Whose Supreme Court

It’s been a never-ending campaign, this presidential election of 2012, which began almost as soon as Barack Obama was elected in 2008. The campaign of 2016 is just a month away.

The lengthy campaigns have done nothing for quality. There’s still hope for the presidential debates, which begin this week. But the list of issues absent from the campaign is a who’s who of importance.

The Washington Post brings up one: The Supreme Court.

The Supreme Court is almost always the dog that doesn’t bark in presidential campaigns, no matter how much scholars and activists on both the left and right lecture about its importance.

They are right, of course, that a Supreme Court justice with life tenure is one of the most lasting legacies a president can leave. Consider that Ronald Reagan’s last election was in 1984 but one of his choices, Justice Anthony M. Kennedy, is the pivotal justice on today’s court.

On a divided court, Kennedy is the justice most likely to decide questions of gay rights, affirmative action, who is eligible for the death penalty and even how the presidential campaign itself is financed.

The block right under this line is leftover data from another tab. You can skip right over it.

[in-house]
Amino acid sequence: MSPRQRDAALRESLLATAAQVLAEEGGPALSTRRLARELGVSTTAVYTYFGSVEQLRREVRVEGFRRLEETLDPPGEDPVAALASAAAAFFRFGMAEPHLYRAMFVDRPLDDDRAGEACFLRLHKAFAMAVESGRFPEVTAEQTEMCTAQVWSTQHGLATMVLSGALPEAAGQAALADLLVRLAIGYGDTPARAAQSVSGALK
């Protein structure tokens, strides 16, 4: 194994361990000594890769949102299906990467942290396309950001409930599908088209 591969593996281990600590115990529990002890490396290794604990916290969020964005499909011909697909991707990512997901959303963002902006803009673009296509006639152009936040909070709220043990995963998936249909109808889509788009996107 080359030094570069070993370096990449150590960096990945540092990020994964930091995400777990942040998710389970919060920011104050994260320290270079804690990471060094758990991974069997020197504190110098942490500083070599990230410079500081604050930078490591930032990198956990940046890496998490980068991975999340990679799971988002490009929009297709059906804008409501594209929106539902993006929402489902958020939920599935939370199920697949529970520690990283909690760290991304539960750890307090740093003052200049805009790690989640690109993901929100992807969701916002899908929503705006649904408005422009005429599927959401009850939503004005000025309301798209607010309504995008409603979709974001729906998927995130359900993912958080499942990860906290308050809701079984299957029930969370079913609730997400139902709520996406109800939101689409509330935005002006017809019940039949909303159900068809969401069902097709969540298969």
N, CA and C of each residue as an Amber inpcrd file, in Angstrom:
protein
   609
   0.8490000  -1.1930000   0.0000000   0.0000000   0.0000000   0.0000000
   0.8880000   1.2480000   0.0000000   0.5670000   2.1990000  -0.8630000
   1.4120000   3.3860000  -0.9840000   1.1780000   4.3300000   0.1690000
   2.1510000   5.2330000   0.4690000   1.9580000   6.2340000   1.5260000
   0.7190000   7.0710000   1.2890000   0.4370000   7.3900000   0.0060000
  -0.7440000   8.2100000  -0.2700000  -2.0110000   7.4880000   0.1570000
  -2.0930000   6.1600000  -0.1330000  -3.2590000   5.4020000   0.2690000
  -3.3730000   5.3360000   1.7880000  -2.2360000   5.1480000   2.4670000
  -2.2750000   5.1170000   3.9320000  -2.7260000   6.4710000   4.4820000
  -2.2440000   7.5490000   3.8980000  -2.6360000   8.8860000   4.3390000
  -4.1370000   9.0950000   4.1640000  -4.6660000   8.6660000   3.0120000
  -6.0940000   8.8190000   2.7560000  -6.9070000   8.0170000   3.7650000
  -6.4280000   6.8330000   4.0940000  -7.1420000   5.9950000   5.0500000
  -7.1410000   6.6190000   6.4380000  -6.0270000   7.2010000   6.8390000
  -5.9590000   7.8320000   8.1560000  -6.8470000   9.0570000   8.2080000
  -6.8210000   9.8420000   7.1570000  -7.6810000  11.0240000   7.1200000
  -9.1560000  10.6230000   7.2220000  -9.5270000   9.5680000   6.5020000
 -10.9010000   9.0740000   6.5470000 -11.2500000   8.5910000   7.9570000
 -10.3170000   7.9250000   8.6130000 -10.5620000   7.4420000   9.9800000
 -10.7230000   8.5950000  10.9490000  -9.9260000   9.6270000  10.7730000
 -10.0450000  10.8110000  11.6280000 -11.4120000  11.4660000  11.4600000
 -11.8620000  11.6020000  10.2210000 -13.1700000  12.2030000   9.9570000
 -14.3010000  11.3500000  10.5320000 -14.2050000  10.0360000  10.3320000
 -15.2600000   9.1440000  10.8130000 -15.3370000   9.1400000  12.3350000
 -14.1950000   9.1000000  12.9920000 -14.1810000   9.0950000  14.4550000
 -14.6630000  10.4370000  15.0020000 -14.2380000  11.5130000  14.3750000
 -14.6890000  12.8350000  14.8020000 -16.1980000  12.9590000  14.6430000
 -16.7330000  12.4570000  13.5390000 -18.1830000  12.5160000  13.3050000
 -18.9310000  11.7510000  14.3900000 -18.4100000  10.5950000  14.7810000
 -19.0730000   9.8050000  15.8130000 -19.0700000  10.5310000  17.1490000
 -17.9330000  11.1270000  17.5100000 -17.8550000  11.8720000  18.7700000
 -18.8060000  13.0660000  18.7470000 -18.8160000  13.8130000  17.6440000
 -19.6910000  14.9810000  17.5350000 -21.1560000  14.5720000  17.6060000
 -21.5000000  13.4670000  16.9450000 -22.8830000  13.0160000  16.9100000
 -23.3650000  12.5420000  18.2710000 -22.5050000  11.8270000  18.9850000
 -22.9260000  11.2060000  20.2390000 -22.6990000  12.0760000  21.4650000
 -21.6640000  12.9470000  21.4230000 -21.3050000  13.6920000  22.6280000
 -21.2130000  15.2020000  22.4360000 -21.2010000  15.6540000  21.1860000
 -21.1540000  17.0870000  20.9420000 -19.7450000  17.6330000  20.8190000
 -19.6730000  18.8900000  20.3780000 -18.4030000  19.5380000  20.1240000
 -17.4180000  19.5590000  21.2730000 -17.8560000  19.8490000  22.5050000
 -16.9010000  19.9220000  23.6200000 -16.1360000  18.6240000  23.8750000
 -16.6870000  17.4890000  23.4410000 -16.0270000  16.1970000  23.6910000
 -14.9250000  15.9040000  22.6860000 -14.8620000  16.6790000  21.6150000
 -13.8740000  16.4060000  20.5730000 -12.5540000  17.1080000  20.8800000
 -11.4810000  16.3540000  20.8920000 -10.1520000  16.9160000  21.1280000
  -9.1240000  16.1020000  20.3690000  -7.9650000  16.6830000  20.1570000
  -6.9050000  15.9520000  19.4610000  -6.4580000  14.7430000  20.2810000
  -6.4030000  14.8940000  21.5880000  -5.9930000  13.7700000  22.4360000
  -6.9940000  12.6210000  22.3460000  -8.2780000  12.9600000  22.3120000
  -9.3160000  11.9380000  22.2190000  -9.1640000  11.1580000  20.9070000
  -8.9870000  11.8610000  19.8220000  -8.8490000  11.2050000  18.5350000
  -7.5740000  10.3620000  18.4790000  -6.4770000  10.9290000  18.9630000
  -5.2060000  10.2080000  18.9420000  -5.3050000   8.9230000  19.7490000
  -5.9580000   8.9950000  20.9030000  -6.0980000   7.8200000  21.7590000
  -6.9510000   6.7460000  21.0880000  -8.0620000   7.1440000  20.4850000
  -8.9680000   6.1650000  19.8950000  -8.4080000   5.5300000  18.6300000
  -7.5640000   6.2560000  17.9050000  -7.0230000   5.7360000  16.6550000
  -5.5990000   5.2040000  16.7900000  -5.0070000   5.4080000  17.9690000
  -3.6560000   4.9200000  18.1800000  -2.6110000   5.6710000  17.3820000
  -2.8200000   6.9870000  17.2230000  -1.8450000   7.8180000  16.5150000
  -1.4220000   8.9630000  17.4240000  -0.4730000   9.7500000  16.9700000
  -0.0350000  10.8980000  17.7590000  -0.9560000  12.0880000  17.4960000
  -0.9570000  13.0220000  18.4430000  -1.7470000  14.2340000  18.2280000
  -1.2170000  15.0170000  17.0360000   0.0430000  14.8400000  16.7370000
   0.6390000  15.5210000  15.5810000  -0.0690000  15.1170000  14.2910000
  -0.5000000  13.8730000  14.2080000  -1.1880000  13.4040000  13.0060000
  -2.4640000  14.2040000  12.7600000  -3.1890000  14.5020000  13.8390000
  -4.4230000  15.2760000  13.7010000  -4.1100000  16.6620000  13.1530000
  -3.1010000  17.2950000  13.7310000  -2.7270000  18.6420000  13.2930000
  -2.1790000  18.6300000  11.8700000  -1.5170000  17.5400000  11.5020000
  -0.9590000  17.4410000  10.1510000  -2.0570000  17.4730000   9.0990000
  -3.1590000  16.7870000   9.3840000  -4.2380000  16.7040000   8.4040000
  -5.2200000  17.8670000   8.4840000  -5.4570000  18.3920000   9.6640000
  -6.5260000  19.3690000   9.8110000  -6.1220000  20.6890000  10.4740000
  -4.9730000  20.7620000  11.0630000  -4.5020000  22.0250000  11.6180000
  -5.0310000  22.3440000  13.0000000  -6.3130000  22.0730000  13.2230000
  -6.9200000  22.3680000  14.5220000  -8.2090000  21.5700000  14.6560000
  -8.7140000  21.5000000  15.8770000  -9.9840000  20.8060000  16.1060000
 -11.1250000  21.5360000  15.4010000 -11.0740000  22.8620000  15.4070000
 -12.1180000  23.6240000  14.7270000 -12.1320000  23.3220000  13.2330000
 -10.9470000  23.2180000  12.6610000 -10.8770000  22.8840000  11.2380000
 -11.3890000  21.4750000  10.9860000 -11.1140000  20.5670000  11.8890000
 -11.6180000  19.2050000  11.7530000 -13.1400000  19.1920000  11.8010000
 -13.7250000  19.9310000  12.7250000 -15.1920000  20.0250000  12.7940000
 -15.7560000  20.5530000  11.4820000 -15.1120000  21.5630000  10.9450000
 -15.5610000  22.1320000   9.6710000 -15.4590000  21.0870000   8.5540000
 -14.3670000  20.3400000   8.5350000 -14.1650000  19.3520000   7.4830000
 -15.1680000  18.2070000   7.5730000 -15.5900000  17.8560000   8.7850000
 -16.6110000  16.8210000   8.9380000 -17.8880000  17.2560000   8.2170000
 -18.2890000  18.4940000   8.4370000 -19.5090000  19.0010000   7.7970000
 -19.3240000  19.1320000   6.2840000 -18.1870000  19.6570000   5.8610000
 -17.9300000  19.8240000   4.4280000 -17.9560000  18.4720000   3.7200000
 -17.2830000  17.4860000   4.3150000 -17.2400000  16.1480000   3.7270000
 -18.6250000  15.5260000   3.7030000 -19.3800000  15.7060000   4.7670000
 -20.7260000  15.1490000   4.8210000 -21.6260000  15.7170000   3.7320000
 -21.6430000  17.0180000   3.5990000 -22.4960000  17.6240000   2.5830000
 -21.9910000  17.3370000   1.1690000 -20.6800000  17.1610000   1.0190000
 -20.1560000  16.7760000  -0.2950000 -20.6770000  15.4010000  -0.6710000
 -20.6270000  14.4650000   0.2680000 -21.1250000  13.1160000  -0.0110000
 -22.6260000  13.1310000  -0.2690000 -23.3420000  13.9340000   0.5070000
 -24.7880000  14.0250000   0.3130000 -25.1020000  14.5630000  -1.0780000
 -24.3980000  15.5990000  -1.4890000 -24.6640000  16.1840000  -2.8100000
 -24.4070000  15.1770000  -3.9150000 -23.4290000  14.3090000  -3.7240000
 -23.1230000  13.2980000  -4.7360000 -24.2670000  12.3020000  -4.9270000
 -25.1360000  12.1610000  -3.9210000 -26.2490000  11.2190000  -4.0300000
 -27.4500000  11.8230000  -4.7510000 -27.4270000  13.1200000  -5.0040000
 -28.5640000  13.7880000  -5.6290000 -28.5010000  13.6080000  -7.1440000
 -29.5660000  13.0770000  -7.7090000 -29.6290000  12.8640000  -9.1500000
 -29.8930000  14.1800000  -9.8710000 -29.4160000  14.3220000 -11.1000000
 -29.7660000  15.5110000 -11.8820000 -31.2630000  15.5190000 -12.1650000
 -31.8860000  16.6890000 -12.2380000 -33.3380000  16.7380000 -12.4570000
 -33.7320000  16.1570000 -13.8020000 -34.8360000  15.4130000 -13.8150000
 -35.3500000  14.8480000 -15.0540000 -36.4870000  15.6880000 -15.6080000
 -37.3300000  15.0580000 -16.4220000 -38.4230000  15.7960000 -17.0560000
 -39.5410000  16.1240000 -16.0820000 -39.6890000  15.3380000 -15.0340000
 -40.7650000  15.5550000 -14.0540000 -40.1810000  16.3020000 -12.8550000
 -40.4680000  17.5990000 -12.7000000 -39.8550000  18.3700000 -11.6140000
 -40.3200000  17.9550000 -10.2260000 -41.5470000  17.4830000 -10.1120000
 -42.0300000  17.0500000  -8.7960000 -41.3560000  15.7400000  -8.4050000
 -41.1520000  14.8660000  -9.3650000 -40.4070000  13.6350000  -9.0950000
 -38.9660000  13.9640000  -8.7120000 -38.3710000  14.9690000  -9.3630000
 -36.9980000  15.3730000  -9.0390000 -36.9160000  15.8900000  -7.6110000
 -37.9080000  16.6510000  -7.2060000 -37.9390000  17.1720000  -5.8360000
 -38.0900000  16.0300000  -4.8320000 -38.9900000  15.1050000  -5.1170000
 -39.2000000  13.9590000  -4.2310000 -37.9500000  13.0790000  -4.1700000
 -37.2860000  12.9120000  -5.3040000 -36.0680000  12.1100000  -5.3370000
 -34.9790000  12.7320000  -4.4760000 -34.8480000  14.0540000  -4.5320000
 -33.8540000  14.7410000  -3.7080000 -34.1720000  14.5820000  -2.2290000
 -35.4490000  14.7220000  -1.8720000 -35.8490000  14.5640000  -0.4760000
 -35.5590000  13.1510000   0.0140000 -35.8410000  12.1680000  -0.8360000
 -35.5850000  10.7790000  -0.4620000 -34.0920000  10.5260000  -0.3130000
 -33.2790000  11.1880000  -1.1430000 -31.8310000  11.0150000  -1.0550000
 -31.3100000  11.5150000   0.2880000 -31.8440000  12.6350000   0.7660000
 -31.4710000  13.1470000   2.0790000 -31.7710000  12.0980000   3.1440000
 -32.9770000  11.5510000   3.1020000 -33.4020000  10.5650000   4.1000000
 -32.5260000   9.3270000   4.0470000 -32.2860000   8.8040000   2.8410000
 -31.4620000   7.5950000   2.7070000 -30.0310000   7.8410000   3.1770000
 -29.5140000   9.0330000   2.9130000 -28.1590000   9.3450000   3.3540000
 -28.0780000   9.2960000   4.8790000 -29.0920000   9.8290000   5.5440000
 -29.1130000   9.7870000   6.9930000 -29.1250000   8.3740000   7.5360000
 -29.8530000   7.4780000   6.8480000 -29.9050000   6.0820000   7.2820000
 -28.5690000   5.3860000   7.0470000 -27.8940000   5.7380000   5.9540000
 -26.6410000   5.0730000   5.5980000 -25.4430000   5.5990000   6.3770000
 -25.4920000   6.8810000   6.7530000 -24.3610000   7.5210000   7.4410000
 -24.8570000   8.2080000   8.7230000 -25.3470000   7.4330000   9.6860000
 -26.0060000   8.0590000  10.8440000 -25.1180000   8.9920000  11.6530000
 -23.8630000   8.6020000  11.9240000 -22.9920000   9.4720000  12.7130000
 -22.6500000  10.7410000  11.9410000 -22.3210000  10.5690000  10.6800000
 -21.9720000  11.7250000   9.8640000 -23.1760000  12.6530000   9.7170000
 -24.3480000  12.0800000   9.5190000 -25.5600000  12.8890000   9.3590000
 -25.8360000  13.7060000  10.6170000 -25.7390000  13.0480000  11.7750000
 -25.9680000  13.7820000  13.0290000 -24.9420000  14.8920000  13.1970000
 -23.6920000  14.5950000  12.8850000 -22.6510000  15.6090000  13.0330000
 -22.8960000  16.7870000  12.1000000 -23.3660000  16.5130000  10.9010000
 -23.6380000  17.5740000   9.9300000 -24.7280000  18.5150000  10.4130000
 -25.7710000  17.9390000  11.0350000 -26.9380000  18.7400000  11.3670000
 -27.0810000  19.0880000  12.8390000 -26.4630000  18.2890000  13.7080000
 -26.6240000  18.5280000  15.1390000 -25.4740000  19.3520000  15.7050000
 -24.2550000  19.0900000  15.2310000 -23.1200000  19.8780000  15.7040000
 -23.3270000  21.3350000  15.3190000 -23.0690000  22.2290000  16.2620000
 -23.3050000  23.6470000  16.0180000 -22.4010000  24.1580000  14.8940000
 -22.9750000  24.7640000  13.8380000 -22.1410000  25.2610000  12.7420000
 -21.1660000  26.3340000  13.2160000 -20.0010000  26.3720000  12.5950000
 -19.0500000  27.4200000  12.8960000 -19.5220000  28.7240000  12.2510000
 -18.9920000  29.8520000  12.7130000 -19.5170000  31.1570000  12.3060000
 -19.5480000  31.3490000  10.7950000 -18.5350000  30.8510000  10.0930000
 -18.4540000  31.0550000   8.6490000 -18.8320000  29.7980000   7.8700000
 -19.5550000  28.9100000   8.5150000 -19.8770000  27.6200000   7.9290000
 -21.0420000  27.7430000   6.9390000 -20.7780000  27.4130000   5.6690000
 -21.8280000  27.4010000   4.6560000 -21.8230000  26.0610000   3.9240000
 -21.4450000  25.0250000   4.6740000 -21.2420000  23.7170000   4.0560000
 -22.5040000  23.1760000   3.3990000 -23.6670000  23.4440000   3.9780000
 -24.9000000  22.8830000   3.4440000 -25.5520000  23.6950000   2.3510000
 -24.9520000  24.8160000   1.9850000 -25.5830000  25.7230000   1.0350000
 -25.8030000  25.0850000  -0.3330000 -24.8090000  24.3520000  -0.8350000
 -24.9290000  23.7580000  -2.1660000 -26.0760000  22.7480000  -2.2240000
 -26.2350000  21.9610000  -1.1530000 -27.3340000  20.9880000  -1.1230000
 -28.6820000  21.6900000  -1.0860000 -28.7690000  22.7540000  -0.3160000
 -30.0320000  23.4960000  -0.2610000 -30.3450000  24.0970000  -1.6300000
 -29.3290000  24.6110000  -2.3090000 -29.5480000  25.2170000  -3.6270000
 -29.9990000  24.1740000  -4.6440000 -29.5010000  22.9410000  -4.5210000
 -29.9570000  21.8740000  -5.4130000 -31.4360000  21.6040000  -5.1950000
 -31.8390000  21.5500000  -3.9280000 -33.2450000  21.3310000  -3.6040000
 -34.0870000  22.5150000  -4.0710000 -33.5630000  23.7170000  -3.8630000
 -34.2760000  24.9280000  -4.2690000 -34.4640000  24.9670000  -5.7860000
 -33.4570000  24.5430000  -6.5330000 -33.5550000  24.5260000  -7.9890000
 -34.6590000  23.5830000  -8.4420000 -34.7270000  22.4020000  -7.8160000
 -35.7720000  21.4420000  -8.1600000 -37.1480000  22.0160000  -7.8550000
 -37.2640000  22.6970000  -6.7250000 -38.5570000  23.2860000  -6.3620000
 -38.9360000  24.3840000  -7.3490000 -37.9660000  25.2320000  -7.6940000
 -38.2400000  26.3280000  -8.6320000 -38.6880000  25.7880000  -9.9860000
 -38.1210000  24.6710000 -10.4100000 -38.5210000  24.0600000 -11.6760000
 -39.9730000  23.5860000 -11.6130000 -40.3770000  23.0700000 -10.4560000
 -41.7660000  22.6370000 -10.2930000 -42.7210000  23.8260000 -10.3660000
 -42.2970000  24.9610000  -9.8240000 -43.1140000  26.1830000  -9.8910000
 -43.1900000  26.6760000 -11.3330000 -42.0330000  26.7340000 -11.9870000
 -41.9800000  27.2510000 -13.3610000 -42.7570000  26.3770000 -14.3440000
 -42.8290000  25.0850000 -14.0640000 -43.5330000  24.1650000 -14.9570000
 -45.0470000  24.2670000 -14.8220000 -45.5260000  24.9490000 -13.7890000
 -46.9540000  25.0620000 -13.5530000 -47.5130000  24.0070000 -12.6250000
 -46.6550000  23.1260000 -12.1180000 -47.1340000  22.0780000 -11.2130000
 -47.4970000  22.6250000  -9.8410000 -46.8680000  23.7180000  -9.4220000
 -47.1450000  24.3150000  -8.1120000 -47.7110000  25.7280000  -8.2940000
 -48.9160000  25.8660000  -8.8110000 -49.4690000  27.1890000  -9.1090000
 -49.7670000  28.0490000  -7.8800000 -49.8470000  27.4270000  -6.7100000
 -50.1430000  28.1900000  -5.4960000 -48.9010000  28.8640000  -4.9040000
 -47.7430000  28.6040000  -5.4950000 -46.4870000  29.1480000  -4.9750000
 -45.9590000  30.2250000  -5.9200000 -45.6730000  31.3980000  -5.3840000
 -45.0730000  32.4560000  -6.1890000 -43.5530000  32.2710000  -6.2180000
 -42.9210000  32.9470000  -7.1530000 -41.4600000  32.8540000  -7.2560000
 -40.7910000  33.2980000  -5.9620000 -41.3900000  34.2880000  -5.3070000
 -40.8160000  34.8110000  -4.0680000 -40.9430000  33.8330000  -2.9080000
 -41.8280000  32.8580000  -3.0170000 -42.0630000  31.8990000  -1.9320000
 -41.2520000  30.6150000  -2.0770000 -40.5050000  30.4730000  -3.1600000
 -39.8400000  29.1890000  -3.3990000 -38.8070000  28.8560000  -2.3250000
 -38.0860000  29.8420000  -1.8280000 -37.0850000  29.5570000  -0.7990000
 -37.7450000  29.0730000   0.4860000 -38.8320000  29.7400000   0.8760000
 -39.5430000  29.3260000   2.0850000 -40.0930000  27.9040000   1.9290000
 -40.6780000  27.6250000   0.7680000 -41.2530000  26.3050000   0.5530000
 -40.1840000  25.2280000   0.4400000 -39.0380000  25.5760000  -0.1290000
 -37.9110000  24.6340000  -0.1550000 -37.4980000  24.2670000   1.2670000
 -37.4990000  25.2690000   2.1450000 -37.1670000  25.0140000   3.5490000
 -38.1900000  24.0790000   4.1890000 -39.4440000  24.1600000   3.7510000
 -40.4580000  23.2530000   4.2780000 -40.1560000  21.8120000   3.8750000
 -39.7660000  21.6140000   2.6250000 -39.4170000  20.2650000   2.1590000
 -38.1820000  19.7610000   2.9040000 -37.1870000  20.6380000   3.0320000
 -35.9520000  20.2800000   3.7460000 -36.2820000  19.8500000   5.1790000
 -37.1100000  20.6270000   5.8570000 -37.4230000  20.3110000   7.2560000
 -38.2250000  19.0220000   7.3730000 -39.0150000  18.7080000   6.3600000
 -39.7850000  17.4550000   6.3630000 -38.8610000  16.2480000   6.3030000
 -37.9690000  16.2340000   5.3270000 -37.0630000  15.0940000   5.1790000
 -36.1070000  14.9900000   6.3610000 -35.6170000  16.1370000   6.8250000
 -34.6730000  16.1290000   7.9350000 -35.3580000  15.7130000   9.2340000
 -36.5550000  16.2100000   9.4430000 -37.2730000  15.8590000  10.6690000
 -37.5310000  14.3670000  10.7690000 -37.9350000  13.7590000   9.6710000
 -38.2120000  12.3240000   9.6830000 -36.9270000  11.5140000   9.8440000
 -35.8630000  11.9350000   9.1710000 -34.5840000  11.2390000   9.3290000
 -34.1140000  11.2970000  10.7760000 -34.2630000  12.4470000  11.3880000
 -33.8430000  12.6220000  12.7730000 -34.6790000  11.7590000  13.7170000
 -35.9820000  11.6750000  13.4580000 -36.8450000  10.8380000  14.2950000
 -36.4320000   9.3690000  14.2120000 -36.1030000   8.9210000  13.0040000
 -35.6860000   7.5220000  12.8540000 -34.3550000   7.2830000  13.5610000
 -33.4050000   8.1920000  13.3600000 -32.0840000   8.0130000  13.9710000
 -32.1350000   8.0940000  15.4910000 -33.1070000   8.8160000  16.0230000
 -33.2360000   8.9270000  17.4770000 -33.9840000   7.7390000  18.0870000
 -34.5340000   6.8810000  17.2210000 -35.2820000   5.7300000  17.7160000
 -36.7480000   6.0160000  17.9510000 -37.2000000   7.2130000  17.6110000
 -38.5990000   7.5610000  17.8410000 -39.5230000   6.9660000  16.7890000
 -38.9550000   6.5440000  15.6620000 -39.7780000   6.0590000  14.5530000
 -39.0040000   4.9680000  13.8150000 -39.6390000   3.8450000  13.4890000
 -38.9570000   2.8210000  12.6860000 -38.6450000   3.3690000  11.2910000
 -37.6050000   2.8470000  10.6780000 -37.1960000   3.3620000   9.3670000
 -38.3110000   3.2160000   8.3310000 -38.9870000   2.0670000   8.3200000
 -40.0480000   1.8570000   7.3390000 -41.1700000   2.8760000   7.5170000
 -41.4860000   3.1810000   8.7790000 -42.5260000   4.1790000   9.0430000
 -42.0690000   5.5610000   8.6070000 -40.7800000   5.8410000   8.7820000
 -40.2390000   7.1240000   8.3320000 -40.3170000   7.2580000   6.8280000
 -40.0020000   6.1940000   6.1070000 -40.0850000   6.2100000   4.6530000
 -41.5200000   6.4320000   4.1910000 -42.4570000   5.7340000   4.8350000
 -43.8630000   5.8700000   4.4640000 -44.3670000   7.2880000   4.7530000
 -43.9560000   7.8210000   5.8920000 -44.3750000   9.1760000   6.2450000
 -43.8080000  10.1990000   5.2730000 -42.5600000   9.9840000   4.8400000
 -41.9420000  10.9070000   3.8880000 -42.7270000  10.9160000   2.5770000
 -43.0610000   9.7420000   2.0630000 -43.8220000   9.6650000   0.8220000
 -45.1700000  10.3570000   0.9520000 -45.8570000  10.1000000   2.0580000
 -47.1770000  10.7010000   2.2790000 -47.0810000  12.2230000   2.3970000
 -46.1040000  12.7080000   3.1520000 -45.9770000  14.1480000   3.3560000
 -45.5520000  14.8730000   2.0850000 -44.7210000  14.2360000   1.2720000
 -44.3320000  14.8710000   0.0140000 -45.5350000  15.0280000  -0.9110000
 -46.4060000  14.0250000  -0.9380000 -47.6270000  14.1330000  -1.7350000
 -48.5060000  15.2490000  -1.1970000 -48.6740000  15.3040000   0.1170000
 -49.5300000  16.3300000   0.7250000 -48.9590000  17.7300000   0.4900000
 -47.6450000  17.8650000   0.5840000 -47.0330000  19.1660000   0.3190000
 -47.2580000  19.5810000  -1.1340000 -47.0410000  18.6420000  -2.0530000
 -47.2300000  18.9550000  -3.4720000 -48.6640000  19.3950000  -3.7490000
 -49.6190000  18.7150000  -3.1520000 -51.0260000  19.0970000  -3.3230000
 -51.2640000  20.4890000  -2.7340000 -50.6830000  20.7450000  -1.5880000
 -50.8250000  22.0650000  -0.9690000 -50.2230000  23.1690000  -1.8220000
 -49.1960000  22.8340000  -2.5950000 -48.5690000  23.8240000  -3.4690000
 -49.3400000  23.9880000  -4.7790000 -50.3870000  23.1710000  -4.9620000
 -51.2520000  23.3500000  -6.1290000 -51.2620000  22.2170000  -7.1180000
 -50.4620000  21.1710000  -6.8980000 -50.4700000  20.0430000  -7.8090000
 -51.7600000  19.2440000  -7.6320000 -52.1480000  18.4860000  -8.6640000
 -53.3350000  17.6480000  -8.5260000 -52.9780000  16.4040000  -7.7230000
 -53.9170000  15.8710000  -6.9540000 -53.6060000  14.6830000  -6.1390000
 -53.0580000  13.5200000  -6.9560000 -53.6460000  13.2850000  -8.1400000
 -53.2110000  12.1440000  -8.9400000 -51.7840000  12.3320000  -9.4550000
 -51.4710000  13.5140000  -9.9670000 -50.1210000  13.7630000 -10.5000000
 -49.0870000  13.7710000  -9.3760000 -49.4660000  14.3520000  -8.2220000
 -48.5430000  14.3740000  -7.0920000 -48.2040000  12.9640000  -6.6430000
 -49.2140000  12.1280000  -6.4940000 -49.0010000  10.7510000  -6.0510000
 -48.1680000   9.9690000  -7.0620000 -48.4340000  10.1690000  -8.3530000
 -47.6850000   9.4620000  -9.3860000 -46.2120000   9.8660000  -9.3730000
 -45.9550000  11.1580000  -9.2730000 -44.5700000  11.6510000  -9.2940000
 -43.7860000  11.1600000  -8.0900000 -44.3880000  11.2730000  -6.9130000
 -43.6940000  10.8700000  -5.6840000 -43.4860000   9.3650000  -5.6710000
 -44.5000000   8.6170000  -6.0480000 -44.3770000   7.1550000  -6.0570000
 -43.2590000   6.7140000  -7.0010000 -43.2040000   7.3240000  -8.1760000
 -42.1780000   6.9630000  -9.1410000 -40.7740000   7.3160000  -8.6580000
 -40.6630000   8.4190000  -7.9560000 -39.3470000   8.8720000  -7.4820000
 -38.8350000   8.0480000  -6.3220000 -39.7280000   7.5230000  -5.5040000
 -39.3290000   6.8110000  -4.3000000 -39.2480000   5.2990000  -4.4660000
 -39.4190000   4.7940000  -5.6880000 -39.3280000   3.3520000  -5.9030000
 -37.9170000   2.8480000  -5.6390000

Kennedy is also one of four justices on the court who are still going strong when most mortals would be planning afternoons of bridge or fishing. Kennedy and fellow Reagan nominee Antonin Scalia are both 76. Among the justices on the left, Justice Stephen G. Breyer is 74 and Justice Ruth Bader Ginsburg is 79.

That’s some serious old.

Today, the Court took a pass on some fairly important issues for the coming term

  • Disco

    I can’t understand why Ginsburg and Breyer are still there. I expected them both to quit during Obama’s first term. Assuming they want to be replaced with like-minded justices, can they both hold out until 2017 should Romney be elected?

    I’m just completely baffled by their inertia.

  • Bismuth

    //Assuming they want to be replaced with like-minded justices…

    This is viewing the court through the lens of partisan politics — which may not be totally irrelevant, but is probably not the leading factor on a Justice’s mind. Especially since it’s been their job to critically and objectively analyze, a skill that seems to be at odds with toeing party lines.

  • vjacobsen

    Say it with me: Term limits for Supreme Court justices. I’m talking something sane, like 25 years.

  • BJ

    I like that the justices are for life, or till they want to leave. I also think that the reason that Ginsburg and Breyer have not left is because of the political nature of getting appointed. Remember after 2008 we had the rise of the Tea Party, and now a very even Senate. I think if they want ‘like minded’ they will need to wait a little longer.